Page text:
Herald Sun

RESPECT IS NOT UP TO SCHOOLS

- SUSIE O’BRIEN SUSIE O’BRIEN IS A HERALD SUN COLUMNIST susie.obrien@news.com.au @susieob

DON’T blame elite boys’ schools for the disgracefu­l attitudes some young men hold about young women. Private boys’ schools should not single-handedly carry the burden of teaching young men how to be respectful.

Parents have a much more important role than schools to play in teaching their kids about consent, respect and the impacts of sexual abuse.

Recent events show parents urgently need to have honest, frank conversati­ons with their teenage boys about the importance of having the consent of any sexual partner. If there’s any doubt about that consent, then they shouldn’t proceed.

These young men need to be reminded they shouldn’t assume a girl who is too drunk or wasted to say no to sex is saying yes.

I’d like to think we didn’t need to remind boys to treat their female friends like equals, not sexual objects, but it’s clear we do.

While being sure not to blame the victim, girls need to be reminded of the perils of not being in a position to communicat­e their consent.

Girls also need to be reminded they shouldn’t feel pressured into doing more or going further than they want.

And they need to be reassured they have a right to say no at any point — even if the male is their boyfriend or they’ve been together before.

Let me be clear: rape is caused by rapists, not drunk girls.

However, the 5000 testimonia­ls from the petition calling on sexual consent to be taught earlier in schools shows how far we’ve still got to go before girls can assume they will be safe, even when they’re hanging out with their friends.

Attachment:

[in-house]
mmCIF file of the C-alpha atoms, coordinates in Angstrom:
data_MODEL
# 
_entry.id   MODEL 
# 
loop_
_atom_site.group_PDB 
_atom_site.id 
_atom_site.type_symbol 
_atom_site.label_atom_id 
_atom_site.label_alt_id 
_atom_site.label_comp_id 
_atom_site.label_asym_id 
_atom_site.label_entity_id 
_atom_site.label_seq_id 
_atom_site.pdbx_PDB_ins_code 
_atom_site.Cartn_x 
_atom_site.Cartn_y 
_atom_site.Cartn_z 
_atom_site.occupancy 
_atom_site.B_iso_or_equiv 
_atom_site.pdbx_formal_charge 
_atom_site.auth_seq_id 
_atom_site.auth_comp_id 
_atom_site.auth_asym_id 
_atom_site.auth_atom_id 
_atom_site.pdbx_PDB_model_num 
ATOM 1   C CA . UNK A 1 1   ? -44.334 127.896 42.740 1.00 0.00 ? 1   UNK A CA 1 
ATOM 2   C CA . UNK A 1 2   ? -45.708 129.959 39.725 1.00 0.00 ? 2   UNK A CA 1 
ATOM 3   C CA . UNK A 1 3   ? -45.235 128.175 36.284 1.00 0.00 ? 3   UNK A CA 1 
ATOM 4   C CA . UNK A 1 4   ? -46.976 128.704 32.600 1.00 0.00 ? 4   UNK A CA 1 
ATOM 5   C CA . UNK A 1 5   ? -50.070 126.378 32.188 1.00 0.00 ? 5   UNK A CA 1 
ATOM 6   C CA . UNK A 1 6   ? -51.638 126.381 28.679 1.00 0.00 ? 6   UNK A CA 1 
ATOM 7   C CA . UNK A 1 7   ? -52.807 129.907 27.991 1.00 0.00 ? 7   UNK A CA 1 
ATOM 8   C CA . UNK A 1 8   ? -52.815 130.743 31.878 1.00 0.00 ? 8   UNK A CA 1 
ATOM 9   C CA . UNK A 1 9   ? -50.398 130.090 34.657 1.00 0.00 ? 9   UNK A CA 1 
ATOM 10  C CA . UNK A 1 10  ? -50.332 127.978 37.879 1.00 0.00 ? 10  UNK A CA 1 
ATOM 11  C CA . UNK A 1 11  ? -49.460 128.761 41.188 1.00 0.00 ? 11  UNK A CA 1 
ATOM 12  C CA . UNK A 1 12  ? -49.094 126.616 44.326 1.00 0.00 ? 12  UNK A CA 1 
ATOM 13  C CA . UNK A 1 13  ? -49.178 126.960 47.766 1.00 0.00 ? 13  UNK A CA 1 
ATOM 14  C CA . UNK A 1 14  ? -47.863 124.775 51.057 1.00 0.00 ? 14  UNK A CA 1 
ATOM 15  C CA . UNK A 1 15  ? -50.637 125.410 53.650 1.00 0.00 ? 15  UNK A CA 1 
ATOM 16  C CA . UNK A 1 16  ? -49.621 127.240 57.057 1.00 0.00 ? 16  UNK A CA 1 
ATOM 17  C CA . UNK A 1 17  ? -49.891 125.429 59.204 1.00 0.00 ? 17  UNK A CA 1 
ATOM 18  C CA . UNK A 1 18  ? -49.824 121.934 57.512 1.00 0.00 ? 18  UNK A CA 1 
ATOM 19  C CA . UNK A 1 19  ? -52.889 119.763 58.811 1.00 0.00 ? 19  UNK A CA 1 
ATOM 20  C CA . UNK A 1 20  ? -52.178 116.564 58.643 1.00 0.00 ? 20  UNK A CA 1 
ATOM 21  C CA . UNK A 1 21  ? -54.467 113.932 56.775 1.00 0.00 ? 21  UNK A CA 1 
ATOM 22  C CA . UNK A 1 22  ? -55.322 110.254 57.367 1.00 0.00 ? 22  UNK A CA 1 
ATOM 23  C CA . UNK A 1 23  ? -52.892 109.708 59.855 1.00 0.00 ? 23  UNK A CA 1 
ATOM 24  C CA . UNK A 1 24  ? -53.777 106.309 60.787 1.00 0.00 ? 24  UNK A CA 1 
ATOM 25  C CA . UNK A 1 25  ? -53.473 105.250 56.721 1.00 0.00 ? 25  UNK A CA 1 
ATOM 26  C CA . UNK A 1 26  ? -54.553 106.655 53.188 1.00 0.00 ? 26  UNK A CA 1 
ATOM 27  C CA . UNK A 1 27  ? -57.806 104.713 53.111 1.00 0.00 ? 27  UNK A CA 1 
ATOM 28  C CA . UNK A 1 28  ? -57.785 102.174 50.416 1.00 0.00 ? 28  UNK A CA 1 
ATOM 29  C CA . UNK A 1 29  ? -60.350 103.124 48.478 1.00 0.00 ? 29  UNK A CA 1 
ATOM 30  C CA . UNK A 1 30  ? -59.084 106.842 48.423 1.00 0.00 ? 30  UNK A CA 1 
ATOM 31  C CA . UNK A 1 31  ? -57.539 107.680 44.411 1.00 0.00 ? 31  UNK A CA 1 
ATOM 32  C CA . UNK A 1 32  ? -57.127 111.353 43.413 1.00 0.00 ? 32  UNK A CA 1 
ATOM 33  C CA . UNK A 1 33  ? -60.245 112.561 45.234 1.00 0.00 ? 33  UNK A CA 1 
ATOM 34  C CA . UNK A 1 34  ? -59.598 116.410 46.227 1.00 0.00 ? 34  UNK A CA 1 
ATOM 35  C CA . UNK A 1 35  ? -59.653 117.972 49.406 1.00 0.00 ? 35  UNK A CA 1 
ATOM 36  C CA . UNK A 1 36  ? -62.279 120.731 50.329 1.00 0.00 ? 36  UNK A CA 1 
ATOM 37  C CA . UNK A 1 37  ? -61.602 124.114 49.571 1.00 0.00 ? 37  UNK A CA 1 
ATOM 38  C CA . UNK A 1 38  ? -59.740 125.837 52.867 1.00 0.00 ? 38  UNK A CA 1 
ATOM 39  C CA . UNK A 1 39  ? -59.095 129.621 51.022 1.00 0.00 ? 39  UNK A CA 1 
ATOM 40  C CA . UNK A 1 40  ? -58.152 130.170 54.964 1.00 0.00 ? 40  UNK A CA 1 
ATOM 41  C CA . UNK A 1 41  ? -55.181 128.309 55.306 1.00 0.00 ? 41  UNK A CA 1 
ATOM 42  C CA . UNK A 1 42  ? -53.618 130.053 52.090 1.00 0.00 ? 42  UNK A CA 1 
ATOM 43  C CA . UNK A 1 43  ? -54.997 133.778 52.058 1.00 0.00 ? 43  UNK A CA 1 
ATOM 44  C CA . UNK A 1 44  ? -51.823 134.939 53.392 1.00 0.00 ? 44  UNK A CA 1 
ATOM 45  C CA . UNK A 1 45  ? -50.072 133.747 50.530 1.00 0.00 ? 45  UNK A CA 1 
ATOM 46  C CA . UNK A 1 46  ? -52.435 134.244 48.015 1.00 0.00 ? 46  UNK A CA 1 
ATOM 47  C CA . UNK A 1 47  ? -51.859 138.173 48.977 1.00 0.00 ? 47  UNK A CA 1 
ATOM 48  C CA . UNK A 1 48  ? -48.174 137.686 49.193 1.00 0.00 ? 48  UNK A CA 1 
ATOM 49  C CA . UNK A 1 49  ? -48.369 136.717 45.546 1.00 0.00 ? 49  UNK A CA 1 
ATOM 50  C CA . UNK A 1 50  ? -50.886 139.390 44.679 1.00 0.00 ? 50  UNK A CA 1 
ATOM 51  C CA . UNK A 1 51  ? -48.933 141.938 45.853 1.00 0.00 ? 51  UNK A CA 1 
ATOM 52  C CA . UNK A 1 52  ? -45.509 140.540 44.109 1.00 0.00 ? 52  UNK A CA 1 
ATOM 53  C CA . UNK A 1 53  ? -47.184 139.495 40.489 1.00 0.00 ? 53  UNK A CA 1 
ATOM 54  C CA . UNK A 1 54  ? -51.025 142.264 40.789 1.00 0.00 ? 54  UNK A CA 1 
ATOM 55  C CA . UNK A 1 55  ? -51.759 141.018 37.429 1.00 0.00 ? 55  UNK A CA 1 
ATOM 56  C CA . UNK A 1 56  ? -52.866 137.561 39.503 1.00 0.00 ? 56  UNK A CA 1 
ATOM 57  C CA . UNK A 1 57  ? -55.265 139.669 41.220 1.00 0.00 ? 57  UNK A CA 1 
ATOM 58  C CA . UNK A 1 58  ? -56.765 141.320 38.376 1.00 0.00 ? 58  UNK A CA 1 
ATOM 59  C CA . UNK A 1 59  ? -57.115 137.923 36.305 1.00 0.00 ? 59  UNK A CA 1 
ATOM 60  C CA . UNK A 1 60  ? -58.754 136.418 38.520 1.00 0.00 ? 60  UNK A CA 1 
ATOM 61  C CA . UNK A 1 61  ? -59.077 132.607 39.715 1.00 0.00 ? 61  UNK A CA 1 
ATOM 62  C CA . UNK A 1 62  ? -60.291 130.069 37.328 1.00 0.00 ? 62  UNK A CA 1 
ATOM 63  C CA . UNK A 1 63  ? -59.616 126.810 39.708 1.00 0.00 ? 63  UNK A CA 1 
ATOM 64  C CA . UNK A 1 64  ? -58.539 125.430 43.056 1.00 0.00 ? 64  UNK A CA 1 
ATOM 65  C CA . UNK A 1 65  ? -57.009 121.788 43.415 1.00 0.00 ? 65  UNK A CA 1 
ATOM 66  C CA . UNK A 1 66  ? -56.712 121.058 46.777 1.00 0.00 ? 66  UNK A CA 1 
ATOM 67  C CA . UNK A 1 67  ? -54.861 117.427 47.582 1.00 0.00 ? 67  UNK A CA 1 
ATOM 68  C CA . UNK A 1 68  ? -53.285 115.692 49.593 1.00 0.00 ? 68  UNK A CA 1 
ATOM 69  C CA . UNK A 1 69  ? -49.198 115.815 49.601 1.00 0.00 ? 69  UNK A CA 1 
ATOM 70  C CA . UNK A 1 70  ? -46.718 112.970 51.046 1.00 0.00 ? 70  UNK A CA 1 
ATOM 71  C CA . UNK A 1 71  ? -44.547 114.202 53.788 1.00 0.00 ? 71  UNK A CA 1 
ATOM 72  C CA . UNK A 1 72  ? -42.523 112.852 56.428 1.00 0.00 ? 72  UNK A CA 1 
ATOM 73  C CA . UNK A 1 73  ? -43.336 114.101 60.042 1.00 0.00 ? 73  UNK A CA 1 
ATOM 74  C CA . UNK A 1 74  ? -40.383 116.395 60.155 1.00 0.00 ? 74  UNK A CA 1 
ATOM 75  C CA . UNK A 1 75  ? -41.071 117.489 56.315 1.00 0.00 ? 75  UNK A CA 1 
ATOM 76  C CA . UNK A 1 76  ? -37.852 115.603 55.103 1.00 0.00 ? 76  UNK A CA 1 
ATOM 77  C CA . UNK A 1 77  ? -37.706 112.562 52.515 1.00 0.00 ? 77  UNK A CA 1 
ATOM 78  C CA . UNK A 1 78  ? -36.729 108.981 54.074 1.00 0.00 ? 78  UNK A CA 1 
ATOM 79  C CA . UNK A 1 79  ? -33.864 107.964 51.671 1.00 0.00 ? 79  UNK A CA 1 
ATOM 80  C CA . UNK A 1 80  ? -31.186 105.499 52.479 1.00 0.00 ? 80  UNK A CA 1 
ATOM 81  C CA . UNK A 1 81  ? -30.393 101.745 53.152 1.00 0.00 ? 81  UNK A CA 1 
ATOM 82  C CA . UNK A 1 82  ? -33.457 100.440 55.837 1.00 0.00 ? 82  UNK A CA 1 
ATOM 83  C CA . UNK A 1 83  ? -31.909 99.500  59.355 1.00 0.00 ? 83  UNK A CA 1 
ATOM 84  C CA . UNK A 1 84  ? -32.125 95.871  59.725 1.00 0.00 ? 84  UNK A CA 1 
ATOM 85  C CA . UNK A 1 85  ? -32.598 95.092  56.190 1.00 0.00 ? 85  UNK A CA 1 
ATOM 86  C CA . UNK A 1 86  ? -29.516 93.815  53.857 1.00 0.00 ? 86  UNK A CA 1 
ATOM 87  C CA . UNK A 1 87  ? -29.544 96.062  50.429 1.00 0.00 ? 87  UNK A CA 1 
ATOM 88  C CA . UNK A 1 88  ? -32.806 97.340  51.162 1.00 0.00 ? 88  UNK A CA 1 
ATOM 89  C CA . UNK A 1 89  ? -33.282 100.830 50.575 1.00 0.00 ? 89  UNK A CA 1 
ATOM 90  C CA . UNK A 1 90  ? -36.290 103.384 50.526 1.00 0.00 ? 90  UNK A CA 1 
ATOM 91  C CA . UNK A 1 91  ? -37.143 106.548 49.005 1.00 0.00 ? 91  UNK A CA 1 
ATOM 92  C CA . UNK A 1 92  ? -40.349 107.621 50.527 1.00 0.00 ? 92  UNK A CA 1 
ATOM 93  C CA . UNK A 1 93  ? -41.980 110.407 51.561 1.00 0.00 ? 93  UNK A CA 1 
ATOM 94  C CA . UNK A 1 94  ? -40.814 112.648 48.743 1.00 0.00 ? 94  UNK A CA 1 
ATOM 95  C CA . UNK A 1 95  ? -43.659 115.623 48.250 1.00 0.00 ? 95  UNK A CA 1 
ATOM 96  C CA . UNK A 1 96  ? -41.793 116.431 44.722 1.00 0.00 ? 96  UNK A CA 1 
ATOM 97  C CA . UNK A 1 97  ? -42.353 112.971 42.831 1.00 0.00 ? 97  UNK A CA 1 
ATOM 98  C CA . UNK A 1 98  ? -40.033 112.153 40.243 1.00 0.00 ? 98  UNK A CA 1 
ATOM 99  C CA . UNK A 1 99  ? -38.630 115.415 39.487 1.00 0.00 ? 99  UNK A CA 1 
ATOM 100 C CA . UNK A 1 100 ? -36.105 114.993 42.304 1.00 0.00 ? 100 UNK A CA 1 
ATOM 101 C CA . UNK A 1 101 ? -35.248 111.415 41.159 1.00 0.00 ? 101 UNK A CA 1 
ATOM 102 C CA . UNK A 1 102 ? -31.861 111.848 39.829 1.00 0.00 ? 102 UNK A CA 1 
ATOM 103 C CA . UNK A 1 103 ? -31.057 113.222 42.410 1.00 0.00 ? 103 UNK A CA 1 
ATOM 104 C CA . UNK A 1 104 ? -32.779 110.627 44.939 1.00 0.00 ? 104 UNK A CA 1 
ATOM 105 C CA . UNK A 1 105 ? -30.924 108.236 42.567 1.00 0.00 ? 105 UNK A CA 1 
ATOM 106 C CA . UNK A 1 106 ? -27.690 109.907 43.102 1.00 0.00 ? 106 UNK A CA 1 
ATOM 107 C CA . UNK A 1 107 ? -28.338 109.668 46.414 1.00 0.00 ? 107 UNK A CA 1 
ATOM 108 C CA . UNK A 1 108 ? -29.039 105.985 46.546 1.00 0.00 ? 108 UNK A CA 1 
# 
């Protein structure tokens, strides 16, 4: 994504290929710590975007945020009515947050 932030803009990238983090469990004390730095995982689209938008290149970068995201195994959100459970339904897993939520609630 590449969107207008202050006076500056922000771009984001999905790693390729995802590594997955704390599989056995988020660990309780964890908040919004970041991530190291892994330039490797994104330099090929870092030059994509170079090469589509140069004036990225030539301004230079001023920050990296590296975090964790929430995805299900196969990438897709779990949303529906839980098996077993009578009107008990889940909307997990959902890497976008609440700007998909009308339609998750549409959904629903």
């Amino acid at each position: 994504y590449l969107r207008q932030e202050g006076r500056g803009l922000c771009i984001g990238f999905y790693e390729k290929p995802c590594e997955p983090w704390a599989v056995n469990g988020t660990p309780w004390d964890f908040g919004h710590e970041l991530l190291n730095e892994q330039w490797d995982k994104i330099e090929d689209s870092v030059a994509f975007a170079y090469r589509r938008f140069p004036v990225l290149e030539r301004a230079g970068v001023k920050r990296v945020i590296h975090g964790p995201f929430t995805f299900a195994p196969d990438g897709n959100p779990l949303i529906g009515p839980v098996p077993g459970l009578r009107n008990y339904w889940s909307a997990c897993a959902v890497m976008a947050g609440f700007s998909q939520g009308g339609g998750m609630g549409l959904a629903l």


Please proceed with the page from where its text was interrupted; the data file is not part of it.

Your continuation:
The petition is filled with story after story involving a girl passing out to find out a boy sexually abusing her.

The stories are brutal, sickening and terrifying.

Some boys took photos of girls who were passed out drunk which ended up online, others took it in turns with friends to have a go and others “helped themselves” sexually — as one young woman put it.

It’s natural for the spotlight to turn to private boys’ schools given that a handful of elite boys’ colleges in Sydney emerged again and again as the perpetrato­rs.

Here in Victoria a handful of boys’ schools have come under scrutiny for their handling of rape allegation­s, misogynist student culture and cloak of maledomina­ted privilege.

One former student from Xavier College who finished in 2018 wrote on the petition of boys “forcing themselves onto girls, making them kiss them or perform oral sex on them”.

Monash University educationa­l expert George Variyan interviewe­d teachers in three elite private boys’ schools who talked of a toxic masculinit­y emanating from gender segregatio­n, the lionisatio­n of sport, and the hyper-competitiv­e culture.

Dr Variyan found even female teachers were targets. He uncovered disturbing evidence of stalking, sexual harassment, ritualised humiliatio­n and surreptiti­ous videorecor­ding by male students of female teachers in the schools he studied.

And yet, we can’t stop there.

The problem is much broader, and goes much deeper, than merely boys from the leafy east taking advantage of drunk girls at schoolies or ranking girls on their sexual availabili­ty on “hot or not” websites. It reflects the violent antifemale pornograph­y which many young men use as a sexual primer.

It reflects a political system that puts party politics ahead of a young woman’s right to have a rape allegation taken seriously.

It reflects dangerous views about gender inequality that results in intimate partner violence causing more illness, disability and death than any other risk factor for women aged 25-44.

And it reflects a dark underbelly of misogyny that is endemic in our society.

For instance, the latest National Community Attitudes towards Violence against Women Survey shows nearly one in three young men aged 16-24 don’t believe women who say they’ve been raped.

And nearly half think sexual assault allegation­s are often made to punish men.

These attitudes embed themselves in young men as young as 12. A survey by NSW counsellin­g service, The Line, found one in four 12 to 24-year-olds think it is OK for men to pressure women into sex.

Such views must be countered in a number of fronts — not just in the classroom.

Parents need to be supported in teaching their children good values by politician­s who understand the issues, and community leaders who have empathy for those who dare to speak out about abuse.

The bottom line is this: schools will never be able to teach equality and respect to boys who learn misogyny and disrespect at home.

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